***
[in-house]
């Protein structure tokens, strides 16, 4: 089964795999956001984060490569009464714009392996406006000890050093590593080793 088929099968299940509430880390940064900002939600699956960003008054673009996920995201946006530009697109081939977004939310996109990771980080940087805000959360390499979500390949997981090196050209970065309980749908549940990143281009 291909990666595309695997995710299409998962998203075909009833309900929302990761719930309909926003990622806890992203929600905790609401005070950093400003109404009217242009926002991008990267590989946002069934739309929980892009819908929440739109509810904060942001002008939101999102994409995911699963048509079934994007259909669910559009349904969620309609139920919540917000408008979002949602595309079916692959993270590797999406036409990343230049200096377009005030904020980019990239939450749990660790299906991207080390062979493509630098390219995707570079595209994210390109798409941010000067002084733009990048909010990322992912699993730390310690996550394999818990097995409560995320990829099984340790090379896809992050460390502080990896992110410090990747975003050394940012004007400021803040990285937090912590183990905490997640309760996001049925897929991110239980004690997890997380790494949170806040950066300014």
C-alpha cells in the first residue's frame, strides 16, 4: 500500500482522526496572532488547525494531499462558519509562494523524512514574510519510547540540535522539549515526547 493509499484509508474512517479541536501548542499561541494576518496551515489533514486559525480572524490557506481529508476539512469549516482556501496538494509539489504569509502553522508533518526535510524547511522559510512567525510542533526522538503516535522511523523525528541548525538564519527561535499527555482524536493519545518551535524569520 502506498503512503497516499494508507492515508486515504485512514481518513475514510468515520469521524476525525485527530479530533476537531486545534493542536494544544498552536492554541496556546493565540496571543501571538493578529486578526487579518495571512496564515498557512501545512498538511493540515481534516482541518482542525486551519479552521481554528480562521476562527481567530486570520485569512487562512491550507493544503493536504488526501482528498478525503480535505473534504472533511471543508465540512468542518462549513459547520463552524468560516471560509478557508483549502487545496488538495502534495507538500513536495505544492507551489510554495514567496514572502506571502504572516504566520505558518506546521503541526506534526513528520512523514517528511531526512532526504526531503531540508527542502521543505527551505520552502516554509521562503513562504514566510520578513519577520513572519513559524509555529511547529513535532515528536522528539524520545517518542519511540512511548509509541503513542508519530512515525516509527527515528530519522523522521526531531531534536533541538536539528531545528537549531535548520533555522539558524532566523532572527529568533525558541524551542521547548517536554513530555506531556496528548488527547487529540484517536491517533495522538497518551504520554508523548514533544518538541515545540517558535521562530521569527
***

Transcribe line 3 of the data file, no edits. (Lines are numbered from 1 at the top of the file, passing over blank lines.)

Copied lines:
C-alpha cells in the first residue's frame, strides 16, 4: 500500500482522526496572532488547525494531499462558519509562494523524512514574510519510547540540535522539549515526547 493509499484509508474512517479541536501548542499561541494576518496551515489533514486559525480572524490557506481529508476539512469549516482556501496538494509539489504569509502553522508533518526535510524547511522559510512567525510542533526522538503516535522511523523525528541548525538564519527561535499527555482524536493519545518551535524569520 502506498503512503497516499494508507492515508486515504485512514481518513475514510468515520469521524476525525485527530479530533476537531486545534493542536494544544498552536492554541496556546493565540496571543501571538493578529486578526487579518495571512496564515498557512501545512498538511493540515481534516482541518482542525486551519479552521481554528480562521476562527481567530486570520485569512487562512491550507493544503493536504488526501482528498478525503480535505473534504472533511471543508465540512468542518462549513459547520463552524468560516471560509478557508483549502487545496488538495502534495507538500513536495505544492507551489510554495514567496514572502506571502504572516504566520505558518506546521503541526506534526513528520512523514517528511531526512532526504526531503531540508527542502521543505527551505520552502516554509521562503513562504514566510520578513519577520513572519513559524509555529511547529513535532515528536522528539524520545517518542519511540512511548509509541503513542508519530512515525516509527527515528530519522523522521526531531531534536533541538536539528531545528537549531535548520533555522539558524532566523532572527529568533525558541524551542521547548517536554513530555506531556496528548488527547487529540484517536491517533495522538497518551504520554508523548514533544518538541515545540517558535521562530521569527